Pension & retirement
Harry Scargill, Portfolio Manager at Fairstone, guides you through the benefits of making sure your portfolio is well-balanced over time.
Your retirement portfolio serves as crucial financial support for an enjoyable retirement. Retirees with substantial and appropriately allocated portfolios may enjoy living off the income generated by their investments, without touching the principal. However, those with smaller portfolios will likely need to access their funds.
Seeking professional guidance on your investment objectives can offer valuable insights into the ideal construction and frequency for rebalancing your retirement portfolio, ensuring that your asset allocation consistently aligns with your risk tolerance and investment goals.
Over time, your portfolio’s asset allocation may shift due to market fluctuations. Rebalancing helps you maintain your desired allocation, ensuring that your investments align with your risk tolerance and long-term objectives.
If left unchecked, your portfolio may become too heavily weighted in one asset class or investment style, exposing you to more risk than initially intended. Rebalancing allows you to redistribute your investments and maintain an appropriate level of risk.
Regularly reviewing your portfolio allows you to re-evaluate your investment strategy and adjust as needed. This can be particularly important when your financial needs and goals may change during retirement.
There is no one-size-fits-all answer to this question, as the ideal frequency will depend on your circumstances and preferences.
Annually: Rebalancing once a year is often sufficient for most investors. This allows you to take advantage of market performance while minimising the impact of short-term fluctuations.
Semi-annually or quarterly: Many investors may prefer to rebalance more frequently, such as every six months or quarterly. This can provide additional opportunities to adjust your portfolio and respond to changes in the market.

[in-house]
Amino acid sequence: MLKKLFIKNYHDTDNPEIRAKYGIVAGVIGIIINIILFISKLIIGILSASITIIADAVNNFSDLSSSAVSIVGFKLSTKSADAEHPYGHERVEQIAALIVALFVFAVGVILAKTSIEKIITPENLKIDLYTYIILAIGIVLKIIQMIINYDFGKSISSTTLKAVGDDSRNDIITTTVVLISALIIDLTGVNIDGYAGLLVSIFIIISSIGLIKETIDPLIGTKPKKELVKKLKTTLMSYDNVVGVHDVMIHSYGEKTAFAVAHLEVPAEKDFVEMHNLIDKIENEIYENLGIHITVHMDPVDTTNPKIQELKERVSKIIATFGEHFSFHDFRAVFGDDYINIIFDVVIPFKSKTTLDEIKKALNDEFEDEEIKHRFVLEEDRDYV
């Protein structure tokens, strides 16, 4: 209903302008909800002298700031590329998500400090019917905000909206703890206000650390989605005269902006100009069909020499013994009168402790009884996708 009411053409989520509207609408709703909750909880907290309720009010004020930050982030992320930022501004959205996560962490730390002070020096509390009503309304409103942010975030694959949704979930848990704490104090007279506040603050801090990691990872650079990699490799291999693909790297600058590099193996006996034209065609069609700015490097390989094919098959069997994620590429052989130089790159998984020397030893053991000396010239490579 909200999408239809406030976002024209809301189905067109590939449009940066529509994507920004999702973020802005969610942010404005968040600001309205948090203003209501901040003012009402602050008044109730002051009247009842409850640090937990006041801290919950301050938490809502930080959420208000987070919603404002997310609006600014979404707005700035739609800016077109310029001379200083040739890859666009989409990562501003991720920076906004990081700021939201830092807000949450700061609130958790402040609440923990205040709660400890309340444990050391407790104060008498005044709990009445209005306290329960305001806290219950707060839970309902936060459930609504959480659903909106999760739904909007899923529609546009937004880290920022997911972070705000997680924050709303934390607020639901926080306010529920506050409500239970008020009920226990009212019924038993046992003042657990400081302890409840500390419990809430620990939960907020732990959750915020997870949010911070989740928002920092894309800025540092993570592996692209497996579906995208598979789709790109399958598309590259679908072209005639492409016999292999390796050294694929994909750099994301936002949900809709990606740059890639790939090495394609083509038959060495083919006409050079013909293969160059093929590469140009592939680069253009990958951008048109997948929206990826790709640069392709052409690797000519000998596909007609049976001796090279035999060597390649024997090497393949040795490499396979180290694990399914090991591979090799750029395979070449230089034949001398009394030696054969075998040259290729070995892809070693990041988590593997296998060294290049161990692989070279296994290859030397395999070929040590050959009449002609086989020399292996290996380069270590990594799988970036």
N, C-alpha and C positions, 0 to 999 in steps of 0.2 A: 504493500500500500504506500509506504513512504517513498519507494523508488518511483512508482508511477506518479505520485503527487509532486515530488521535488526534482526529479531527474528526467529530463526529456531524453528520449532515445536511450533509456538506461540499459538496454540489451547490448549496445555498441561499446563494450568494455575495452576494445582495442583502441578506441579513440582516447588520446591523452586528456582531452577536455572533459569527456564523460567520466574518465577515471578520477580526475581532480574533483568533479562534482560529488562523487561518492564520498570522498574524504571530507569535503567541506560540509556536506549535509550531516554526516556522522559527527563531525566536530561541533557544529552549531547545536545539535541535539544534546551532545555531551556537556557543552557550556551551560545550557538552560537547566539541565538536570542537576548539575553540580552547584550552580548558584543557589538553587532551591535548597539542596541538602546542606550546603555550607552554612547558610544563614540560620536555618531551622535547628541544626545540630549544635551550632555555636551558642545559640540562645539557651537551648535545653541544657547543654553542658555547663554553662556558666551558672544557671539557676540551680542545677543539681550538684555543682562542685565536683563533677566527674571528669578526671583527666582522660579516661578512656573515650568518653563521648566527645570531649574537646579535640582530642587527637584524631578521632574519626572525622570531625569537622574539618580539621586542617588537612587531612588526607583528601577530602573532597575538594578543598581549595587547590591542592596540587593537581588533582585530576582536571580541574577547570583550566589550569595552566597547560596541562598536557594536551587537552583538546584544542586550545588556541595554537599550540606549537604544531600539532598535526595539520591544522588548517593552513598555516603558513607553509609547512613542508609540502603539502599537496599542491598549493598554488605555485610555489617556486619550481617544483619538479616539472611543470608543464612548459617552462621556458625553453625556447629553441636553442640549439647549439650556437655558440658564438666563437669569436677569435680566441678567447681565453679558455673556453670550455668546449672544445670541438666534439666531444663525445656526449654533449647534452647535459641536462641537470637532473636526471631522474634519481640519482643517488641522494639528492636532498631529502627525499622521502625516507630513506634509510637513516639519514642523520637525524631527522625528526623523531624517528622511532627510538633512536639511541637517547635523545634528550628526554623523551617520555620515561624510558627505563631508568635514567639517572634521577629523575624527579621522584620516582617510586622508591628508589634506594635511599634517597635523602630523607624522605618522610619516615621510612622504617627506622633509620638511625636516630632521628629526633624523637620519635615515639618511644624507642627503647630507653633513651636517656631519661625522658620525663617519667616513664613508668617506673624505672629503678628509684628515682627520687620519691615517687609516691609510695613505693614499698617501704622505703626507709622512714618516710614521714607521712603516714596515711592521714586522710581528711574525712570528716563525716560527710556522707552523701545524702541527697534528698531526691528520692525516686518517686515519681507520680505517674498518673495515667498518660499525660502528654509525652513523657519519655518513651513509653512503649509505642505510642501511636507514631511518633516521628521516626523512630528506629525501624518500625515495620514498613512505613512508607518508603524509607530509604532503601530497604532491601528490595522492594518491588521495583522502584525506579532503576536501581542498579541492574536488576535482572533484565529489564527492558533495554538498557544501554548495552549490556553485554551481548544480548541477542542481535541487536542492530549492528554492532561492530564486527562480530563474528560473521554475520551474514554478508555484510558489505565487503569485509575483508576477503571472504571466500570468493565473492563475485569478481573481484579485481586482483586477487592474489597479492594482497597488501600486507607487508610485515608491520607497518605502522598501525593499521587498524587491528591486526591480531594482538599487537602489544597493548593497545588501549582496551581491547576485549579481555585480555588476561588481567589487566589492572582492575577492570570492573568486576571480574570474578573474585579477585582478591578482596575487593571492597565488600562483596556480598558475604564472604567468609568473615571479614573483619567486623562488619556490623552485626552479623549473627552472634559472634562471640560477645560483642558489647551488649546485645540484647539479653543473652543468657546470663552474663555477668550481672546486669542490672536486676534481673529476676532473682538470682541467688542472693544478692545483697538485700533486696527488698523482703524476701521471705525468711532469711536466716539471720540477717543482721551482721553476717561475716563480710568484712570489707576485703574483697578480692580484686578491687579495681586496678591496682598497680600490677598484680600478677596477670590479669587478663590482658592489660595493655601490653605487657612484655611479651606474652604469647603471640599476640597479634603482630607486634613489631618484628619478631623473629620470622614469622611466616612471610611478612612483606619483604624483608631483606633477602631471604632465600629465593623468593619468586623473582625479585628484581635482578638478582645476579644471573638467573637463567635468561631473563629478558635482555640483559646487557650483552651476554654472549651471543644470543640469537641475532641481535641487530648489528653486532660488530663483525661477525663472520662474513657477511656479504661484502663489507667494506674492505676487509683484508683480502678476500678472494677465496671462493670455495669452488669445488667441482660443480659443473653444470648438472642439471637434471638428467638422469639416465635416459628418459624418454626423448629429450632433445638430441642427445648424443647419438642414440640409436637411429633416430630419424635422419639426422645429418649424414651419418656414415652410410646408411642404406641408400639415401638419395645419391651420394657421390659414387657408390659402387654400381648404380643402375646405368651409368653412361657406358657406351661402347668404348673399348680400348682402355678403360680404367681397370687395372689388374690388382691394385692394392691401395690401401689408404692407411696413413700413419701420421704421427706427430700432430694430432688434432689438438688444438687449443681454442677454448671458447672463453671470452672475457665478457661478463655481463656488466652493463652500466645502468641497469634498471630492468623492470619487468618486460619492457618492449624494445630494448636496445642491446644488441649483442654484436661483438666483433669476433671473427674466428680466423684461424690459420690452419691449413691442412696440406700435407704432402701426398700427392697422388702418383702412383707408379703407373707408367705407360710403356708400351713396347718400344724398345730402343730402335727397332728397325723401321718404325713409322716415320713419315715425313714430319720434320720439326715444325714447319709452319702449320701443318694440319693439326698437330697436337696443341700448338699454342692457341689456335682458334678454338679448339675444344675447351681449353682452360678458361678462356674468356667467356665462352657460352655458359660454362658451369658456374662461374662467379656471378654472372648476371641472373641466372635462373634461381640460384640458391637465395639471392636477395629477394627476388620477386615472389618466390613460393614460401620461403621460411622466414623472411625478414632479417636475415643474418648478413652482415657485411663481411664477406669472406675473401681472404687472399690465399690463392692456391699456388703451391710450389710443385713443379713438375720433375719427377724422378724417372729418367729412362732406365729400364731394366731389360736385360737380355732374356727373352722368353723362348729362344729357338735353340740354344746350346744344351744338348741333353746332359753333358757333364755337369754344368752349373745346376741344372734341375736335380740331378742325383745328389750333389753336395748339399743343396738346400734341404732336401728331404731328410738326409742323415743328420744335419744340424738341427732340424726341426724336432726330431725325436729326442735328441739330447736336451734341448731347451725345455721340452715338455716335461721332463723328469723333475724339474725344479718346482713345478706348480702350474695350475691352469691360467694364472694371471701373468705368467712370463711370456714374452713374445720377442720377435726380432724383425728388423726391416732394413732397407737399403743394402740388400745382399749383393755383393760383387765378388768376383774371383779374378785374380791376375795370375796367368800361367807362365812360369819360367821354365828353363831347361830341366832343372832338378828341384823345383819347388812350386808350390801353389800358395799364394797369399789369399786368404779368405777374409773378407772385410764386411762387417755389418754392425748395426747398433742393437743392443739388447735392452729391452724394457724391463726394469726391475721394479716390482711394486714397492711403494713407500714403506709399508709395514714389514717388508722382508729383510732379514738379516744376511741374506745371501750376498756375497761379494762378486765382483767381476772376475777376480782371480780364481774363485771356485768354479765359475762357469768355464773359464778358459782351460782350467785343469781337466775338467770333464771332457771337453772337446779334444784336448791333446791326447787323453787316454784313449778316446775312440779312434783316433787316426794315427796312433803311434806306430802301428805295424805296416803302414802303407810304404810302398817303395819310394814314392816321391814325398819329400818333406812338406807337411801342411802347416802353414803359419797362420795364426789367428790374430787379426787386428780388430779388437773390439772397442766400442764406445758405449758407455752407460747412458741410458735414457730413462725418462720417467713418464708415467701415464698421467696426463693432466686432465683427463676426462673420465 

Establish specific allocation targets for each asset class in your portfolio. When an asset class’s weight deviates significantly from its target, it may be time to rebalance.
When rebalancing, be mindful of transaction costs and potential tax implications. These can eat into your returns if not managed carefully.
Stick to your rebalancing plan and avoid making impulsive decisions based on market movements or emotions. A consistent or rules-based approach will help you stay on track with your investment goals.
As time progresses, your personal risk tolerance and investment objectives will evolve. Adjusting your investment portfolio with age – particularly as you enter retirement – can help align your asset allocation with your risk appetite and investment goals. It’s equally crucial to rebalance your portfolio during retirement.
Unlike younger investors, who can weather market fluctuations, retirees may aim to safeguard their capital rather than maximise returns. In retirement, your risk tolerance is likely to be significantly lower than when you were employed and received a stable income.
Regularly rebalancing your portfolio during retirement is crucial for maintaining your desired asset allocation, managing risk and staying aligned with your financial goals. For additional advice on planning for your retirement, please get in touch.
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THIS ARTICLE DOES NOT CONSTITUTE TAX OR LEGAL ADVICE AND SHOULD NOT BE RELIED UPON AS SUCH. TAX TREATMENT DEPENDS ON THE INDIVIDUAL CIRCUMSTANCES OF EACH CLIENT AND MAY BE SUBJECT TO CHANGE IN THE FUTURE. FOR GUIDANCE, SEEK PROFESSIONAL ADVICE.
A PENSION IS A LONG-TERM INVESTMENT NOT NORMALLY ACCESSIBLE UNTIL AGE 55 (57 FROM APRIL 2028 UNLESS PLAN HAS A PROTECTED PENSION AGE).
THE VALUE OF YOUR INVESTMENTS (AND ANY INCOME FROM THEM) CAN GO DOWN AS WELL AS UP, WHICH WOULD HAVE AN IMPACT ON THE LEVEL OF PENSION BENEFITS AVAILABLE.
YOUR PENSION INCOME COULD ALSO BE AFFECTED BY THE INTEREST RATES AT THE TIME YOU TAKE YOUR BENEFITS.